Democratic House Speaker Crisanta Duran and Republican Senate President Kevin Grantham touted passage of two other bills that had divided their parties for years.
Over the past four months, state lawmakers introduced and debated nearly 700 bills. Among them were some big bipartisan wins — and losses.
The deadly Firestone explosion was a “freak accident,” John Hickenlooper says. He believes that calls for spot checks, and better local-state cooperation are appropriate government responses.
And if so, where? Those questions are worth considering in light of the Trump administration's budget proposal.
The rural sustainability bill still has a long way to go in a legislature where byzantine fights over finances have bedeviled compromise for years.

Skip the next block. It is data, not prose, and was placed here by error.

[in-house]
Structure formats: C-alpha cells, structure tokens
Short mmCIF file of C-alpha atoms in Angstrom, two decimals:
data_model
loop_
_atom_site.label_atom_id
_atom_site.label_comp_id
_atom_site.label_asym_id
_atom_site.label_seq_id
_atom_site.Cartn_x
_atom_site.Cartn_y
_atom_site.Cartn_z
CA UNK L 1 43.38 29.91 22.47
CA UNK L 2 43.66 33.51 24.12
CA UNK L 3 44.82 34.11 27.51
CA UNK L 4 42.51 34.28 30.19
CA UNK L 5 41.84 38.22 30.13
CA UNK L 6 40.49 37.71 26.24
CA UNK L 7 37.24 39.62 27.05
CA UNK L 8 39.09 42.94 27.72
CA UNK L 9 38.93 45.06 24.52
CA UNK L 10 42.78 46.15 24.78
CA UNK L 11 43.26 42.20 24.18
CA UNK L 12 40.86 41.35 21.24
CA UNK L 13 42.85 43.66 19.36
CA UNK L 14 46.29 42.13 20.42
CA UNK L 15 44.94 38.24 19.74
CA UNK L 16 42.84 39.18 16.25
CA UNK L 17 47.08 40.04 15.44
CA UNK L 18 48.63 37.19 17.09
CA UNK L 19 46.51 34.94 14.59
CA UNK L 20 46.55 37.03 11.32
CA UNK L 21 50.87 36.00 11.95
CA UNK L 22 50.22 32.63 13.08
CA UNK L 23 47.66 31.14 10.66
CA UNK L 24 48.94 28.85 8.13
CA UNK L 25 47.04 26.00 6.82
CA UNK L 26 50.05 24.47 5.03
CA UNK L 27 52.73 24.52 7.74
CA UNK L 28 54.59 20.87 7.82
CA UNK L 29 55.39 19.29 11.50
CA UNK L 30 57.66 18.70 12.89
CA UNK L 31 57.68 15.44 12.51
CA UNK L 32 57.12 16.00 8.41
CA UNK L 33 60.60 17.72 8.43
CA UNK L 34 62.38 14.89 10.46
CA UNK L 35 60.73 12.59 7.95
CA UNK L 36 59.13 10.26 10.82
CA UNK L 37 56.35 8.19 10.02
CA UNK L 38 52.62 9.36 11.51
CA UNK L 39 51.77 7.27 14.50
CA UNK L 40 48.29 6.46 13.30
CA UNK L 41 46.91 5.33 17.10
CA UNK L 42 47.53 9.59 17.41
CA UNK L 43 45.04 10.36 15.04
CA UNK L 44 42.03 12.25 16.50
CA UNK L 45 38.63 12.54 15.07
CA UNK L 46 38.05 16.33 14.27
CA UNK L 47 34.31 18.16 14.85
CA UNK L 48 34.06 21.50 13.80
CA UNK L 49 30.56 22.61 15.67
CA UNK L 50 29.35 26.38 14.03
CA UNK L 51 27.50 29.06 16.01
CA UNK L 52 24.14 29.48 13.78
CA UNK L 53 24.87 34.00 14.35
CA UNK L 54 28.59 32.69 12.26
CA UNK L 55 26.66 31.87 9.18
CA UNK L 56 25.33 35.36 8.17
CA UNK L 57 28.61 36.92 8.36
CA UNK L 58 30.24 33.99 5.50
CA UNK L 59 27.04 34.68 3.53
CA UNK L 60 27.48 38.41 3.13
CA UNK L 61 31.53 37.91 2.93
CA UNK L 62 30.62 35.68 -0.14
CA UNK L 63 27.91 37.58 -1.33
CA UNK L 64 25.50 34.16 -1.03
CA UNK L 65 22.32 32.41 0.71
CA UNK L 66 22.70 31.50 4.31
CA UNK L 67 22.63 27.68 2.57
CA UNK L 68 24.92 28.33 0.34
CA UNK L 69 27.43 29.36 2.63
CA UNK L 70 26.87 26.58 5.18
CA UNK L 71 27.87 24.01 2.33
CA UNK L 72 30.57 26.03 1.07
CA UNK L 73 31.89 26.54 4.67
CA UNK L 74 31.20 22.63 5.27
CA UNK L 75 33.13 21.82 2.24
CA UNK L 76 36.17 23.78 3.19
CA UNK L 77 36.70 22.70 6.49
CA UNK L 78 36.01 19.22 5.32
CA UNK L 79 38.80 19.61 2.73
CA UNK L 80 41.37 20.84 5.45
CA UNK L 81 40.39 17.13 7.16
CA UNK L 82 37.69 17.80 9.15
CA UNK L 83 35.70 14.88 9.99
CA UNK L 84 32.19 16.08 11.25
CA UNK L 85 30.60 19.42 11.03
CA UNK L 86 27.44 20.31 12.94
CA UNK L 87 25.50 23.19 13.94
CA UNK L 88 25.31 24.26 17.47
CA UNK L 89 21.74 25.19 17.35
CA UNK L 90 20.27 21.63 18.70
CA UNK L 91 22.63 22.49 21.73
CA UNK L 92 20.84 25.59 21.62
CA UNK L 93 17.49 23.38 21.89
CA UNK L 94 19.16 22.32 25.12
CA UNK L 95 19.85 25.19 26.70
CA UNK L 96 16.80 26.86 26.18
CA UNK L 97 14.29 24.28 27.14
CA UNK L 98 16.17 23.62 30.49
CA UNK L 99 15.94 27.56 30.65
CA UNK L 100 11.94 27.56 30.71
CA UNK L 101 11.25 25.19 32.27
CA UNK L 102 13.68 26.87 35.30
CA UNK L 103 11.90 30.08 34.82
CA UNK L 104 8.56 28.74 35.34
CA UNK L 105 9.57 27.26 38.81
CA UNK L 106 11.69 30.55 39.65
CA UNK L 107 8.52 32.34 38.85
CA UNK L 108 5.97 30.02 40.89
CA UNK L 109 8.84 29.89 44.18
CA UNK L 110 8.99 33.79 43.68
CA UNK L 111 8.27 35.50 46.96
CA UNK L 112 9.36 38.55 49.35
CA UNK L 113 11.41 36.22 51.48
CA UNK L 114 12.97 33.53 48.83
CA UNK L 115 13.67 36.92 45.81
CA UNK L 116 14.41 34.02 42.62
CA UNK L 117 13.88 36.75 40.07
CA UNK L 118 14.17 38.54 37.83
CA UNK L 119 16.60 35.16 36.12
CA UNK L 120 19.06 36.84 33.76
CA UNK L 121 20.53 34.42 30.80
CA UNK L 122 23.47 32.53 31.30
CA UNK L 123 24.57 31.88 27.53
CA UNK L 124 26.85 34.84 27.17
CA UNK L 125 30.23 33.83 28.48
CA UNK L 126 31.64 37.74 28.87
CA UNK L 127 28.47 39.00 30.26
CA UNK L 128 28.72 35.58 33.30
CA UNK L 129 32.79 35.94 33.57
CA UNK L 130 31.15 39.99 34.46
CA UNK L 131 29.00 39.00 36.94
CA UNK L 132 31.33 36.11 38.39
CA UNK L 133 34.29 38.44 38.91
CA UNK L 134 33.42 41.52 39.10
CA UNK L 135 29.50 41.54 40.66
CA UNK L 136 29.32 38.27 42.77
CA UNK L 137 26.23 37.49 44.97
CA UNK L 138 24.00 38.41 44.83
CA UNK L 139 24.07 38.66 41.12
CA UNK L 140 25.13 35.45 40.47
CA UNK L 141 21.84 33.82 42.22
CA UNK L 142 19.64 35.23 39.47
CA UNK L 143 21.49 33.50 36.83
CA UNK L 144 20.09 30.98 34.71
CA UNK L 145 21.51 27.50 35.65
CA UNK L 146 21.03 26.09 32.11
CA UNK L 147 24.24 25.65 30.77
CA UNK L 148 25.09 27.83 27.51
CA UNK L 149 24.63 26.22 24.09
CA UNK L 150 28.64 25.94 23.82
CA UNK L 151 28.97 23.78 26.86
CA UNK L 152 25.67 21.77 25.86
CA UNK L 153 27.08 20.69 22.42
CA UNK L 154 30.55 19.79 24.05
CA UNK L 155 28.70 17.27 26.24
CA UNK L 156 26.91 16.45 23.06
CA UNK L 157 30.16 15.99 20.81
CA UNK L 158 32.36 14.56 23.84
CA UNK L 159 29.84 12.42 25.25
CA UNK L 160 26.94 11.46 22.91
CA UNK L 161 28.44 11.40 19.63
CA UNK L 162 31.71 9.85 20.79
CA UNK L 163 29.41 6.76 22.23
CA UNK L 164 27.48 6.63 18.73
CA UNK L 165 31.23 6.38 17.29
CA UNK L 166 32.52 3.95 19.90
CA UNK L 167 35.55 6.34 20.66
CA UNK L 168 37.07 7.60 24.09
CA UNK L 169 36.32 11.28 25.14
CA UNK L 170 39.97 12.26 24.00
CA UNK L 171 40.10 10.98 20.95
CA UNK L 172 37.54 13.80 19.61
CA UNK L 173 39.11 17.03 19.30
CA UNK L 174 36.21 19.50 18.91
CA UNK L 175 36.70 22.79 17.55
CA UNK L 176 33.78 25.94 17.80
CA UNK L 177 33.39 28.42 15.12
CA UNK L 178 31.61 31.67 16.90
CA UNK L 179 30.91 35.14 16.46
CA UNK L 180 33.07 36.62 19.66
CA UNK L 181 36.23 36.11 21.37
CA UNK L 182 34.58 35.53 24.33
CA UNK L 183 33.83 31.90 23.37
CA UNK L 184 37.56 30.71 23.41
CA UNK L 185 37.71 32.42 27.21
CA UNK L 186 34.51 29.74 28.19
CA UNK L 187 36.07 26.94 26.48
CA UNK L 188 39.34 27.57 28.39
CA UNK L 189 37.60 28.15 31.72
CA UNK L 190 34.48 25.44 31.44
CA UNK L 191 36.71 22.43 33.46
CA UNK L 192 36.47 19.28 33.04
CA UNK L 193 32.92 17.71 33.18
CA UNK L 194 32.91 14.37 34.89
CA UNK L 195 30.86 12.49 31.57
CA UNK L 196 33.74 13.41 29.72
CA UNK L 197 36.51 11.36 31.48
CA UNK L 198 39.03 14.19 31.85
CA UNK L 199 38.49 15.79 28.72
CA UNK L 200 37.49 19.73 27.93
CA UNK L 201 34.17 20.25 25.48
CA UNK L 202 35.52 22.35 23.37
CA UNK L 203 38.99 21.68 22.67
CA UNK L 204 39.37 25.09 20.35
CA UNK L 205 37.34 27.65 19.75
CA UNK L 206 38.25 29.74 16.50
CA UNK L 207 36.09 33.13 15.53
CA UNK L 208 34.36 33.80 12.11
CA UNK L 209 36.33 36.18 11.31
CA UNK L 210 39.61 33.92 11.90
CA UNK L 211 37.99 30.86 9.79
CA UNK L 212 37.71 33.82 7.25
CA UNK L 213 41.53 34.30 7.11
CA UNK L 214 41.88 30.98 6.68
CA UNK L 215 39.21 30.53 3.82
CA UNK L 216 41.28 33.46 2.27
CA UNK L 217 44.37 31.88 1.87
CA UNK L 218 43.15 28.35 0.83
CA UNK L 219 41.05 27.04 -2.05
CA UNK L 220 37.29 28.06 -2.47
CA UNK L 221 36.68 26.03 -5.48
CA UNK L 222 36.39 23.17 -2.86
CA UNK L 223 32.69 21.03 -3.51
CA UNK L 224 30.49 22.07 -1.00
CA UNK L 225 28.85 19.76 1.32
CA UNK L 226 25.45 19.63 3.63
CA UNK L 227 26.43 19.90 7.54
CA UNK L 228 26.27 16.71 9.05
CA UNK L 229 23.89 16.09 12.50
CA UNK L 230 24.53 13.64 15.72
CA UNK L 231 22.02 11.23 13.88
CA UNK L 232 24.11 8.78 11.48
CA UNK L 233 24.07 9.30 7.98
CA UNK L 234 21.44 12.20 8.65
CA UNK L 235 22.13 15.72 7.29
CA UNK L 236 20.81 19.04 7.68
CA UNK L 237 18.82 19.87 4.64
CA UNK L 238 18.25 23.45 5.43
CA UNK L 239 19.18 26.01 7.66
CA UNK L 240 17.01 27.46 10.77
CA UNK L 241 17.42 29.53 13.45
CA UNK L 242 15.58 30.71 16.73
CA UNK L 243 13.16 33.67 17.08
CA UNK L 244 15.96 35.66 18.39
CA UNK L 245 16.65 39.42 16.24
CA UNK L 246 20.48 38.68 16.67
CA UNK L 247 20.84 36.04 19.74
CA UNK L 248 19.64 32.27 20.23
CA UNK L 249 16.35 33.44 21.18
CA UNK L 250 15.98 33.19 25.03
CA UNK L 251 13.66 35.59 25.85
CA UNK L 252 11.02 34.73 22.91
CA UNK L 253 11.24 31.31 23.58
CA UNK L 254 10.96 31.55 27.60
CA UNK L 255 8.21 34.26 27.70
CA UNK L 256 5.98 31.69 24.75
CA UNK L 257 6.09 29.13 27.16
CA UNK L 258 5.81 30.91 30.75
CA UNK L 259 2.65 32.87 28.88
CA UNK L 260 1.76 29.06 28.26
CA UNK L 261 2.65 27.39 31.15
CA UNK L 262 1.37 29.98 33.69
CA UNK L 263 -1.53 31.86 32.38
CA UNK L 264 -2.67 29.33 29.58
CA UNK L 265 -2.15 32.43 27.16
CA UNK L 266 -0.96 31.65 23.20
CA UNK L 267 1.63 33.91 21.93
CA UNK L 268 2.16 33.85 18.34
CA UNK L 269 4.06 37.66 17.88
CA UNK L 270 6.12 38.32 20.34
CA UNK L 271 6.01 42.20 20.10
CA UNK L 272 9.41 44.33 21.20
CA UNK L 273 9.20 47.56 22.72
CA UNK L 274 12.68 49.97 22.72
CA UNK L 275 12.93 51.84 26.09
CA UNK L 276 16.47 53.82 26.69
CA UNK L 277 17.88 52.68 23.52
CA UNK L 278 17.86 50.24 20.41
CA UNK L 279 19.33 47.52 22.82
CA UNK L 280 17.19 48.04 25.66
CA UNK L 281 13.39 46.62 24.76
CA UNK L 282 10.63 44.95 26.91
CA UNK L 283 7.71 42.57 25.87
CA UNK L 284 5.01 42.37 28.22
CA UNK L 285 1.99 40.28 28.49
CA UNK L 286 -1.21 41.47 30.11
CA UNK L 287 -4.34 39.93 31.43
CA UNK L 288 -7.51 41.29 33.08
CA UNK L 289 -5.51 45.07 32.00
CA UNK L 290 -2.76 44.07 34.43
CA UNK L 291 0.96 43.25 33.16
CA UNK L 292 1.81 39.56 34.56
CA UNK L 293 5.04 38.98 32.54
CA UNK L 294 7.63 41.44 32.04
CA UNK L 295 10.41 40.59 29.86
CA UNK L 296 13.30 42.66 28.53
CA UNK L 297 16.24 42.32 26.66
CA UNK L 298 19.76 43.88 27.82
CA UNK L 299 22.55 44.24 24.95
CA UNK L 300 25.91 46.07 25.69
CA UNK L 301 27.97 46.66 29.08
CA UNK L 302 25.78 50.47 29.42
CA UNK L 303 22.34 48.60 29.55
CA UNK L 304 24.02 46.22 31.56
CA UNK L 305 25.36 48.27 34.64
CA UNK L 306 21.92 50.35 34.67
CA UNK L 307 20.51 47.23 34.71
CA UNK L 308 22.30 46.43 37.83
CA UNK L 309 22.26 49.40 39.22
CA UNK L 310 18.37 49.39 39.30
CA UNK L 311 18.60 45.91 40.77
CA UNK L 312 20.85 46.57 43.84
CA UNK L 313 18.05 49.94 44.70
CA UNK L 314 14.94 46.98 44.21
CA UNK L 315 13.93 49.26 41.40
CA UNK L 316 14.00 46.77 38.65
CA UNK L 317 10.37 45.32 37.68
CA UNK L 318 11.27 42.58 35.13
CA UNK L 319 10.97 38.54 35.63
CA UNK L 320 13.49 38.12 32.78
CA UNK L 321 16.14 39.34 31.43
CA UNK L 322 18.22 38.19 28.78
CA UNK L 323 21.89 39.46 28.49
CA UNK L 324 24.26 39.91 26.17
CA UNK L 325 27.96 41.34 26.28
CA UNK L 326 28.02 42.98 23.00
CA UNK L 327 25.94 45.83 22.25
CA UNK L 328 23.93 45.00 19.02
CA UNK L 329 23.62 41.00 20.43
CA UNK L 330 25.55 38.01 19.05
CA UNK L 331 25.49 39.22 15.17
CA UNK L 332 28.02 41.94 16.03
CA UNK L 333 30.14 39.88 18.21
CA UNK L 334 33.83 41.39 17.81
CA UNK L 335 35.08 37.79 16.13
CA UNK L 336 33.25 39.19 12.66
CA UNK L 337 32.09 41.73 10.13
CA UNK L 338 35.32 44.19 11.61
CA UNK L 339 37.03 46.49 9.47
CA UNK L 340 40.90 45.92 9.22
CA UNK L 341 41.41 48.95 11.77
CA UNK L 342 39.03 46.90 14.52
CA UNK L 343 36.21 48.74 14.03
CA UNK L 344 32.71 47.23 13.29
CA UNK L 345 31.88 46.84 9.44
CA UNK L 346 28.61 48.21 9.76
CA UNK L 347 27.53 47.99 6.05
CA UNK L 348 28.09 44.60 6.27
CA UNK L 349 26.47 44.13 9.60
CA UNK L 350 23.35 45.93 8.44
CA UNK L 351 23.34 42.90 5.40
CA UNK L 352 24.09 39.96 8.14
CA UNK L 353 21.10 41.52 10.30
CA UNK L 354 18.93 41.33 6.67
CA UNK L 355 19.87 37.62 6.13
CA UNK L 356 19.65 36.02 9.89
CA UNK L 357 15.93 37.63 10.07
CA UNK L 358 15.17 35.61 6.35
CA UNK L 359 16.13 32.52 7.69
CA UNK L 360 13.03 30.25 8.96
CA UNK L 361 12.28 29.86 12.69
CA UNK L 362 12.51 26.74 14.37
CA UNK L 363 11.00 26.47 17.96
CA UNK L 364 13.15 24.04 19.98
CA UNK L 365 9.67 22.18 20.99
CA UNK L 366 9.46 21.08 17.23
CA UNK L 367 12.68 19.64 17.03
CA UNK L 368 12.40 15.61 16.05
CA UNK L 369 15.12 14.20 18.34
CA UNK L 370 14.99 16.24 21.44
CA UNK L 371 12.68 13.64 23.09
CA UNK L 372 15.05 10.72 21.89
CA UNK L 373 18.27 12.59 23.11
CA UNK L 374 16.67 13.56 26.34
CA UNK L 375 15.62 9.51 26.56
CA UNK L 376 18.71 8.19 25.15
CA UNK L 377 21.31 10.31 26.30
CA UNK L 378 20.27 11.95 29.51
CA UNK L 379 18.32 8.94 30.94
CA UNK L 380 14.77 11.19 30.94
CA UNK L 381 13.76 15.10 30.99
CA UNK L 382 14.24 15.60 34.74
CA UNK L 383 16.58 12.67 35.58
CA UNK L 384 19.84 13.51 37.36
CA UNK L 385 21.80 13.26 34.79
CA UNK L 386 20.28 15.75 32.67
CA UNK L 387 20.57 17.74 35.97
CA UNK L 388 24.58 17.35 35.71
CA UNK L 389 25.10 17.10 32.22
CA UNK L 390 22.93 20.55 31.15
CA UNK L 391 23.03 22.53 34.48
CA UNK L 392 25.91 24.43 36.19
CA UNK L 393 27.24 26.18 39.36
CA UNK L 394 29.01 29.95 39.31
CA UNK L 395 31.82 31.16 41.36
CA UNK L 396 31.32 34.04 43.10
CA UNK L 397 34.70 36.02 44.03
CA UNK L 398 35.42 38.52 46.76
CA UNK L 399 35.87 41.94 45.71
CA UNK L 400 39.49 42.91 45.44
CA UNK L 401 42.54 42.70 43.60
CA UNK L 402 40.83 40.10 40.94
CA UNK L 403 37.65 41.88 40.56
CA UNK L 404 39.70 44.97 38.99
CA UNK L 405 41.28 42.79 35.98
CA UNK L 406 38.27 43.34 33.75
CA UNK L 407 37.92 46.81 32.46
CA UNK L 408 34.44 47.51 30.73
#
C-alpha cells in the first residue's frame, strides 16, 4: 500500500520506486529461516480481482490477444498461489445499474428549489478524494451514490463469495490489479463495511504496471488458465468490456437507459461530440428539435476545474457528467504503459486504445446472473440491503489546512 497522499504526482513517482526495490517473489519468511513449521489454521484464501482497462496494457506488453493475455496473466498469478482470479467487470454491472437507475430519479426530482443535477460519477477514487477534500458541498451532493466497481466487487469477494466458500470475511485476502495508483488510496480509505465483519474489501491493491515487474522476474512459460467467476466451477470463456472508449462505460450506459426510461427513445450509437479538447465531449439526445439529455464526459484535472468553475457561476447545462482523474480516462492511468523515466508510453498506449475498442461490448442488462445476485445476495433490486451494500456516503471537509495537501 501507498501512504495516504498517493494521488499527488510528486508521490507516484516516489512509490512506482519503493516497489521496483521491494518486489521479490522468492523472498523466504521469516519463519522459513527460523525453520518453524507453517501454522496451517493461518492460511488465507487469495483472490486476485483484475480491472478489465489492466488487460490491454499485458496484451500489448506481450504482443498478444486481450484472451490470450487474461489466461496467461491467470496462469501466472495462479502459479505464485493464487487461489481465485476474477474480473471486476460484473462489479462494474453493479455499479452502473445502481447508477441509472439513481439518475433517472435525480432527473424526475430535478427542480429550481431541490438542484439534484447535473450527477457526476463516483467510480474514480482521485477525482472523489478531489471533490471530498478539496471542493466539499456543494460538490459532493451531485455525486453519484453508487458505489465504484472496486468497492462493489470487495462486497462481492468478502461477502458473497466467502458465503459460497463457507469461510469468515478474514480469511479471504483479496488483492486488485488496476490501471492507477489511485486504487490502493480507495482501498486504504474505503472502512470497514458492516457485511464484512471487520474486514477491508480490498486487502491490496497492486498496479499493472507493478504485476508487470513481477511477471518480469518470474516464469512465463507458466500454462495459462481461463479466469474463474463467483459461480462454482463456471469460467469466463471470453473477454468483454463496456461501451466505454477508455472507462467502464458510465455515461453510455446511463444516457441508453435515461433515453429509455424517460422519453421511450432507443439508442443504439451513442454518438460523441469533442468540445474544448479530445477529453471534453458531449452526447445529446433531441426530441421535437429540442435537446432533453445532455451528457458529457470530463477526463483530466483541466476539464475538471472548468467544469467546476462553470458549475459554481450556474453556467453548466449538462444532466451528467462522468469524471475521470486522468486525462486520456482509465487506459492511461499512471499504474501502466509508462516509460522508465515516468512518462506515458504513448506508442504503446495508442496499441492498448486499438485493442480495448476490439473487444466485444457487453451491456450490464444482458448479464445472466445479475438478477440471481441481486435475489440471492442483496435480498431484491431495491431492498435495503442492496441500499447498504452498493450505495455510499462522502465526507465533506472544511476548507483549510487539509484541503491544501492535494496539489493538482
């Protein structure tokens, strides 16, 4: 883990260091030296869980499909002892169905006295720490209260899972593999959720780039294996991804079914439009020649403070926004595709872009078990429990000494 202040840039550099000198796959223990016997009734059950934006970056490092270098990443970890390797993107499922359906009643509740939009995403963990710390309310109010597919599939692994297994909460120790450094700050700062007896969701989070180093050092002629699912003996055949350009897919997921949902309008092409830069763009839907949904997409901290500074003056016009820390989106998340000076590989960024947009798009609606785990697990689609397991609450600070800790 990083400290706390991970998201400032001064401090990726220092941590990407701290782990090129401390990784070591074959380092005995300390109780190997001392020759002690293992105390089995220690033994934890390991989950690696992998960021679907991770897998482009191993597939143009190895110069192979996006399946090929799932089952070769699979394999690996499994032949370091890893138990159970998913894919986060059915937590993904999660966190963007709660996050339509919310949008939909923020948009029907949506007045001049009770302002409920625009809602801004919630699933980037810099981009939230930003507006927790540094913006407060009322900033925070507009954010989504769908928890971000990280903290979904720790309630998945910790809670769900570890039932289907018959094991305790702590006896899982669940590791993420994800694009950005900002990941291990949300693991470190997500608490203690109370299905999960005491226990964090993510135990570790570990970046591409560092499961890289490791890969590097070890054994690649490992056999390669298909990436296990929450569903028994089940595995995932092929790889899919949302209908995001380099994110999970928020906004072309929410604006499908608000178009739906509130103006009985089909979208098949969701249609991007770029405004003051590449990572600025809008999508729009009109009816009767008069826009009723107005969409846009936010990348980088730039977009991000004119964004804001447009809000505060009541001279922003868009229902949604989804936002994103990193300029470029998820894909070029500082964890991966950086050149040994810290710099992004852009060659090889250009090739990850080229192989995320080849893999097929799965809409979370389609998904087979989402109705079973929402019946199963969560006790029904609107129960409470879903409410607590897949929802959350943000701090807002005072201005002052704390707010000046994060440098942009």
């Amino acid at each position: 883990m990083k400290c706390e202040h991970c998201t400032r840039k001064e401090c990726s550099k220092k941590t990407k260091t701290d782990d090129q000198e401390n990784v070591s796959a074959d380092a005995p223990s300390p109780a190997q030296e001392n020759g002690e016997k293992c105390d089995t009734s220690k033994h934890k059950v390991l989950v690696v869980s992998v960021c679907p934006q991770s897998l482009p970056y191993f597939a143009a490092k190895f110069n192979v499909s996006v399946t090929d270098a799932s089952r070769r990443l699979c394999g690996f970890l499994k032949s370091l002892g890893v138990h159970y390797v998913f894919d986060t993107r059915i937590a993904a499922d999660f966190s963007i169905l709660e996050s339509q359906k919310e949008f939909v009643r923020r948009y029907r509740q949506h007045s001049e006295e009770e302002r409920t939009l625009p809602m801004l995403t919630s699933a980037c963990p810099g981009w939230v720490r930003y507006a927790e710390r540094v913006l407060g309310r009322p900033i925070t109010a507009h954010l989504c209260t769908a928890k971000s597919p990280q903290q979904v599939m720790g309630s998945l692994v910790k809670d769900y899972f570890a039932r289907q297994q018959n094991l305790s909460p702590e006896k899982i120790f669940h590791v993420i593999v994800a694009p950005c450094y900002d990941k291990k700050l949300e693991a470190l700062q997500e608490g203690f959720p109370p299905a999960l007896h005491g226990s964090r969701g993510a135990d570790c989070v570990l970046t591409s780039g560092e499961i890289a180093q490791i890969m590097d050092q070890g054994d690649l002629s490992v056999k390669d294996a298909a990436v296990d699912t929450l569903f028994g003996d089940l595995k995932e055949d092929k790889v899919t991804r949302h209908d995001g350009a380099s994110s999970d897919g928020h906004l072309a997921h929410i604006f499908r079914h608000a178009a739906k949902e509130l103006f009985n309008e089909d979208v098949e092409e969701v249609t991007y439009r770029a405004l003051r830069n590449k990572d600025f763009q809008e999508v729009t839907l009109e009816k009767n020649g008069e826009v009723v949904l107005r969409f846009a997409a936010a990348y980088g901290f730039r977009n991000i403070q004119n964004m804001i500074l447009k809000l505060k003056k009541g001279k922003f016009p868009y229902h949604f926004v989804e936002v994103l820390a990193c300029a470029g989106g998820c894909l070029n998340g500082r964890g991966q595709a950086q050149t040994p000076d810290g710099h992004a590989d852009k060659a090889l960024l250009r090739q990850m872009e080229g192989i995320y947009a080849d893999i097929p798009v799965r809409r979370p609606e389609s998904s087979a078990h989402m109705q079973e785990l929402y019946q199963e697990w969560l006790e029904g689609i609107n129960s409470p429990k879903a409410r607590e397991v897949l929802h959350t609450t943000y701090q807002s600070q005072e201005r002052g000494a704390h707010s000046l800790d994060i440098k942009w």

The Colorado governor says that was the reaction when he expressed concern about proposed cuts to EPA grants. Congress would have to pass a new budget.
Separate bipartisan proposals could raise the state sales tax and free money in the existing budget for roads, schools and health care.
Of all the bills state lawmakers take up every year, the only one they must pass is the budget — and they have to balance it.
Rural Colorado could see a wave of hospital closings if hundreds of millions of dollars in cuts in the proposed state budget go through.
Cuts will impact farmers, air and water, and health care, although, Hickenlooper says, Colorado could benefit from more defense spending.